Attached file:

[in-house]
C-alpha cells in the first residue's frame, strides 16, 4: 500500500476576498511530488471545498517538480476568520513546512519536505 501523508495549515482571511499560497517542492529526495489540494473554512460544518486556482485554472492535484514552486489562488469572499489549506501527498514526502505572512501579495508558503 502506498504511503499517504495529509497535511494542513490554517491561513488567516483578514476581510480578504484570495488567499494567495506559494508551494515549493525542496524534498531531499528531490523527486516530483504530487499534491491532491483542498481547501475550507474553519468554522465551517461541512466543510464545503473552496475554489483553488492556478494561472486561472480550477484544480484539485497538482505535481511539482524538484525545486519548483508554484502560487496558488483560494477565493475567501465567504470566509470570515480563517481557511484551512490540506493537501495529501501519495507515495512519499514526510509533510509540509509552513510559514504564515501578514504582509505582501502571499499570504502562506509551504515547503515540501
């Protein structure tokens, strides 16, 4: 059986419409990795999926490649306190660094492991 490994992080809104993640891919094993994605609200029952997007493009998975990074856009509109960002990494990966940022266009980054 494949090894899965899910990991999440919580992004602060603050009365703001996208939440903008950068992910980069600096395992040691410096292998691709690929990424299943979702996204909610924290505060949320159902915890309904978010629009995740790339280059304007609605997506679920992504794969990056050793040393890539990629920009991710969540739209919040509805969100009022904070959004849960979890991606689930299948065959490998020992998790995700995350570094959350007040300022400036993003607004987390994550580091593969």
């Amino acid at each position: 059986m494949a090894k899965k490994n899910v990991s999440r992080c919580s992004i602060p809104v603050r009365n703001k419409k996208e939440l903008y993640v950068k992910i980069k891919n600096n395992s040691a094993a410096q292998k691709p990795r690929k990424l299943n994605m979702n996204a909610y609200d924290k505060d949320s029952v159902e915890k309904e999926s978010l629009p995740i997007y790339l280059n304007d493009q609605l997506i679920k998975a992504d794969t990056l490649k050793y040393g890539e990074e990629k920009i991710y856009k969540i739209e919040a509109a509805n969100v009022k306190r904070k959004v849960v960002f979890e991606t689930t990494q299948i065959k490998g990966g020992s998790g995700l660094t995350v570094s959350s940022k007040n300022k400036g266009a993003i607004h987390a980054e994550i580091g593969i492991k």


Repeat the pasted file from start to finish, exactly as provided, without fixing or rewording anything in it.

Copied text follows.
[in-house]
C-alpha cells in the first residue's frame, strides 16, 4: 500500500476576498511530488471545498517538480476568520513546512519536505 501523508495549515482571511499560497517542492529526495489540494473554512460544518486556482485554472492535484514552486489562488469572499489549506501527498514526502505572512501579495508558503 502506498504511503499517504495529509497535511494542513490554517491561513488567516483578514476581510480578504484570495488567499494567495506559494508551494515549493525542496524534498531531499528531490523527486516530483504530487499534491491532491483542498481547501475550507474553519468554522465551517461541512466543510464545503473552496475554489483553488492556478494561472486561472480550477484544480484539485497538482505535481511539482524538484525545486519548483508554484502560487496558488483560494477565493475567501465567504470566509470570515480563517481557511484551512490540506493537501495529501501519495507515495512519499514526510509533510509540509509552513510559514504564515501578514504582509505582501502571499499570504502562506509551504515547503515540501
């Protein structure tokens, strides 16, 4: 059986419409990795999926490649306190660094492991 490994992080809104993640891919094993994605609200029952997007493009998975990074856009509109960002990494990966940022266009980054 494949090894899965899910990991999440919580992004602060603050009365703001996208939440903008950068992910980069600096395992040691410096292998691709690929990424299943979702996204909610924290505060949320159902915890309904978010629009995740790339280059304007609605997506679920992504794969990056050793040393890539990629920009991710969540739209919040509805969100009022904070959004849960979890991606689930299948065959490998020992998790995700995350570094959350007040300022400036993003607004987390994550580091593969």
């Amino acid at each position: 059986m494949a090894k899965k490994n899910v990991s999440r992080c919580s992004i602060p809104v603050r009365n703001k419409k996208e939440l903008y993640v950068k992910i980069k891919n600096n395992s040691a094993a410096q292998k691709p990795r690929k990424l299943n994605m979702n996204a909610y609200d924290k505060d949320s029952v159902e915890k309904e999926s978010l629009p995740i997007y790339l280059n304007d493009q609605l997506i679920k998975a992504d794969t990056l490649k050793y040393g890539e990074e990629k920009i991710y856009k969540i739209e919040a509109a509805n969100v009022k306190r904070k959004v849960v960002f979890e991606t689930t990494q299948i065959k490998g990966g020992s998790g995700l660094t995350v570094s959350s940022k007040n300022k400036g266009a993003i607004h987390a980054e994550i580091g593969i492991k």